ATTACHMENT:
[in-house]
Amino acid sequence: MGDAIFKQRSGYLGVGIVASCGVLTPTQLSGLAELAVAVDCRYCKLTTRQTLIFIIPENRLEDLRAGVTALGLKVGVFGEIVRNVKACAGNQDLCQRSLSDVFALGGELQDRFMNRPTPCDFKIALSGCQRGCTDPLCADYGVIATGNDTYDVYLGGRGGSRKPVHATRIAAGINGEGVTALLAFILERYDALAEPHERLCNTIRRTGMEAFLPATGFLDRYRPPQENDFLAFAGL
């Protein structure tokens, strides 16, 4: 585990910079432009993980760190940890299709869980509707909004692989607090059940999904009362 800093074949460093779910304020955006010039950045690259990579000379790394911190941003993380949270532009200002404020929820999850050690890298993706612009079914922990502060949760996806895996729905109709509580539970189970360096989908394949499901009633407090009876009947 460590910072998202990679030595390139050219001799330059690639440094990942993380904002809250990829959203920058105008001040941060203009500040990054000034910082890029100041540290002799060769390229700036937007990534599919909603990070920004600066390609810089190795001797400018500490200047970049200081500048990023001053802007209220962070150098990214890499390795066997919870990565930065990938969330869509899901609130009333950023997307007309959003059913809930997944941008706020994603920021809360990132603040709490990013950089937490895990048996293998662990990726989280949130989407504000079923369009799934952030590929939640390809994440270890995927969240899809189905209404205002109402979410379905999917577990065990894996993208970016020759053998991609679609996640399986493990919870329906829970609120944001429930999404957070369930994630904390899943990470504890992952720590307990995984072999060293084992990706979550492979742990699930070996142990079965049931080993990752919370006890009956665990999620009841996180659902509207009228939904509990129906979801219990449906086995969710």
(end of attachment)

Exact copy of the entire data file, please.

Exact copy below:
[in-house]
Amino acid sequence: MGDAIFKQRSGYLGVGIVASCGVLTPTQLSGLAELAVAVDCRYCKLTTRQTLIFIIPENRLEDLRAGVTALGLKVGVFGEIVRNVKACAGNQDLCQRSLSDVFALGGELQDRFMNRPTPCDFKIALSGCQRGCTDPLCADYGVIATGNDTYDVYLGGRGGSRKPVHATRIAAGINGEGVTALLAFILERYDALAEPHERLCNTIRRTGMEAFLPATGFLDRYRPPQENDFLAFAGL
């Protein structure tokens, strides 16, 4: 585990910079432009993980760190940890299709869980509707909004692989607090059940999904009362 800093074949460093779910304020955006010039950045690259990579000379790394911190941003993380949270532009200002404020929820999850050690890298993706612009079914922990502060949760996806895996729905109709509580539970189970360096989908394949499901009633407090009876009947 460590910072998202990679030595390139050219001799330059690639440094990942993380904002809250990829959203920058105008001040941060203009500040990054000034910082890029100041540290002799060769390229700036937007990534599919909603990070920004600066390609810089190795001797400018500490200047970049200081500048990023001053802007209220962070150098990214890499390795066997919870990565930065990938969330869509899901609130009333950023997307007309959003059913809930997944941008706020994603920021809360990132603040709490990013950089937490895990048996293998662990990726989280949130989407504000079923369009799934952030590929939640390809994440270890995927969240899809189905209404205002109402979410379905999917577990065990894996993208970016020759053998991609679609996640399986493990919870329906829970609120944001429930999404957070369930994630904390899943990470504890992952720590307990995984072999060293084992990706979550492979742990699930070996142990079965049931080993990752919370006890009956665990999620009841996180659902509207009228939904509990129906979801219990449906086995969710």